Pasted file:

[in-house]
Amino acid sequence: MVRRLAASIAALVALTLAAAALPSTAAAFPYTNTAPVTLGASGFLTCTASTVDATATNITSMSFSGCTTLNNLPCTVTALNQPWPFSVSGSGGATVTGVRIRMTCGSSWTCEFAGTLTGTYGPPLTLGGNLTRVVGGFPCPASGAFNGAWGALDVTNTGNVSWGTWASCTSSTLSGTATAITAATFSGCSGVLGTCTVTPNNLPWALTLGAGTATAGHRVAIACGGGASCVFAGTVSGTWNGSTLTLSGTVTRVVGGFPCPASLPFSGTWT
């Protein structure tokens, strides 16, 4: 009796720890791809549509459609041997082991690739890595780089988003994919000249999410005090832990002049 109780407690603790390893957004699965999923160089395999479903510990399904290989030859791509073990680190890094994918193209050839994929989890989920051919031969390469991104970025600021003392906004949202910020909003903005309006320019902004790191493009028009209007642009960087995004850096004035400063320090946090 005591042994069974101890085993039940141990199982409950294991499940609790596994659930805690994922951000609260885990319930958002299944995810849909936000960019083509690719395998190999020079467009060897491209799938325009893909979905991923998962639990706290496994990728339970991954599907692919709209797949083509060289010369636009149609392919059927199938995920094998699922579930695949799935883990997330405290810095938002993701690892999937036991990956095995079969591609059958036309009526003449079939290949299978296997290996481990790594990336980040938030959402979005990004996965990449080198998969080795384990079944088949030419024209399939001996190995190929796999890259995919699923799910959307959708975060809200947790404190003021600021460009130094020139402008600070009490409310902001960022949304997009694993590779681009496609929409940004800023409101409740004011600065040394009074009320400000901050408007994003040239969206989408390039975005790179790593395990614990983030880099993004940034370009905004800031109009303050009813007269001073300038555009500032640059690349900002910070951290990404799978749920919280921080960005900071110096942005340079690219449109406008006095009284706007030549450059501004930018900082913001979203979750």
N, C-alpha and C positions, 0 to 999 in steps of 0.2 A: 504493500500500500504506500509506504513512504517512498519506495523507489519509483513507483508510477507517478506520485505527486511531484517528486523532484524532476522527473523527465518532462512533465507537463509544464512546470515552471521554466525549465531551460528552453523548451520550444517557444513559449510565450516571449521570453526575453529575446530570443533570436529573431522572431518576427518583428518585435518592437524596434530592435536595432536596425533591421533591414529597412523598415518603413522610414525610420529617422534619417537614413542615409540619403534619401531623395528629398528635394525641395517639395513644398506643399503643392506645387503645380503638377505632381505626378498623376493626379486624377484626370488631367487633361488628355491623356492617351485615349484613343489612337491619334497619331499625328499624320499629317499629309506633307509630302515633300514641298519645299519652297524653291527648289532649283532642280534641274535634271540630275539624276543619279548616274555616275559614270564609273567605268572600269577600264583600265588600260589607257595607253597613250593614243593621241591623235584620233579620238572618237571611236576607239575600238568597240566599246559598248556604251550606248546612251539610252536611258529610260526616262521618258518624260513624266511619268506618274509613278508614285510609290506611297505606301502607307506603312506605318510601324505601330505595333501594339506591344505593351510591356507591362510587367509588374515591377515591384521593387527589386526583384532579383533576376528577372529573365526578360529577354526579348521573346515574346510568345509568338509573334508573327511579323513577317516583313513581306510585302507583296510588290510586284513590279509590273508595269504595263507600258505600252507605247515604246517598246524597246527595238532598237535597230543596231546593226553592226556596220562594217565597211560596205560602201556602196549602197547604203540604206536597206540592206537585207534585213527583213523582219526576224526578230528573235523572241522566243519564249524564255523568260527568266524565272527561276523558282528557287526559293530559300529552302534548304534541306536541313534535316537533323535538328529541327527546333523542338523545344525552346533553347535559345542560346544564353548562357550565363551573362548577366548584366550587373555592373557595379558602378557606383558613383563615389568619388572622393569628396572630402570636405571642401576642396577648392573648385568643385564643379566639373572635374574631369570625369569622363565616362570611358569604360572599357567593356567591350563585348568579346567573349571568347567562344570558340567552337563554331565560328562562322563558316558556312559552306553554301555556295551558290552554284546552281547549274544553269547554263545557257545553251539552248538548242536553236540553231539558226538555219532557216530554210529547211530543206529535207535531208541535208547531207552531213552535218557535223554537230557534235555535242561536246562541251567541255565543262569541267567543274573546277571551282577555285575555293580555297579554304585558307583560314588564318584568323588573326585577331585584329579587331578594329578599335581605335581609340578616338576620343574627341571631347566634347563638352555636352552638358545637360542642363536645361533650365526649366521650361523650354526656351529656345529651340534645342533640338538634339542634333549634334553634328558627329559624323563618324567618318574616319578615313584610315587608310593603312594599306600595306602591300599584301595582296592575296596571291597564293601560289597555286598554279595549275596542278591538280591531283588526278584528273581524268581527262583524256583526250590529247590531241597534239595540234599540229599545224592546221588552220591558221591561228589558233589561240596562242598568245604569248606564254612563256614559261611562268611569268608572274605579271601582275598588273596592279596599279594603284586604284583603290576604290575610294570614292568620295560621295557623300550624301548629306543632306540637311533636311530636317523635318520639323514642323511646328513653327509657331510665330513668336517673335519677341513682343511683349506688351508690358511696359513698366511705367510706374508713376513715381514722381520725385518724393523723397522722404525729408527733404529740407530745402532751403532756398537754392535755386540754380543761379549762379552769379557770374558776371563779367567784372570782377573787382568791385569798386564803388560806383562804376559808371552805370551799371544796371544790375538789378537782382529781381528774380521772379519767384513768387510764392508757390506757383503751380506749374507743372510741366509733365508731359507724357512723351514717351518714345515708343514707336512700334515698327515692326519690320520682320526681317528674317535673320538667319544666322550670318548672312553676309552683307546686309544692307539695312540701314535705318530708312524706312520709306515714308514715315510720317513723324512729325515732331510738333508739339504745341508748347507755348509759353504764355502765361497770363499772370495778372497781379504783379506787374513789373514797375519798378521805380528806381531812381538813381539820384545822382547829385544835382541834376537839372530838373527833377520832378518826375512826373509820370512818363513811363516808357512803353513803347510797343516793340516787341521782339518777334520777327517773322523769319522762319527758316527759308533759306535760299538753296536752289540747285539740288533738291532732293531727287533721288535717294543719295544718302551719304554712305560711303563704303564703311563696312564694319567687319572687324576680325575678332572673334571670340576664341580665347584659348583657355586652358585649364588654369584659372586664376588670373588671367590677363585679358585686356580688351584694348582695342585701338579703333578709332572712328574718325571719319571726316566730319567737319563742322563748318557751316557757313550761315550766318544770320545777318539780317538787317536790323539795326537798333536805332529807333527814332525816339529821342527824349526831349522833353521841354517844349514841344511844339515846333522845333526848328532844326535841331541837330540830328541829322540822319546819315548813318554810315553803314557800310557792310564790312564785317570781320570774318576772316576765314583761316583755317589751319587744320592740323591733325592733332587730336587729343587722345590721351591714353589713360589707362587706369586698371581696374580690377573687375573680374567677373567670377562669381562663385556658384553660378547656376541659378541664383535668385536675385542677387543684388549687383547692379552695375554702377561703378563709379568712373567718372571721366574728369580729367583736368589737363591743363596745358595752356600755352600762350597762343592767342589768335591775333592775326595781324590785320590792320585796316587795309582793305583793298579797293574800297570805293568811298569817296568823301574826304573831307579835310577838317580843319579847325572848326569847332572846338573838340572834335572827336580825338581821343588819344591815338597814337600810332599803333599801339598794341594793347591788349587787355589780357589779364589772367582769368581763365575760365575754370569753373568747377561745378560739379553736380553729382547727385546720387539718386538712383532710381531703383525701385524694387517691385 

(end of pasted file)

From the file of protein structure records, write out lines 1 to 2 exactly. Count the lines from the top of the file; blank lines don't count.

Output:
[in-house]
Amino acid sequence: MVRRLAASIAALVALTLAAAALPSTAAAFPYTNTAPVTLGASGFLTCTASTVDATATNITSMSFSGCTTLNNLPCTVTALNQPWPFSVSGSGGATVTGVRIRMTCGSSWTCEFAGTLTGTYGPPLTLGGNLTRVVGGFPCPASGAFNGAWGALDVTNTGNVSWGTWASCTSSTLSGTATAITAATFSGCSGVLGTCTVTPNNLPWALTLGAGTATAGHRVAIACGGGASCVFAGTVSGTWNGSTLTLSGTVTRVVGGFPCPASLPFSGTWT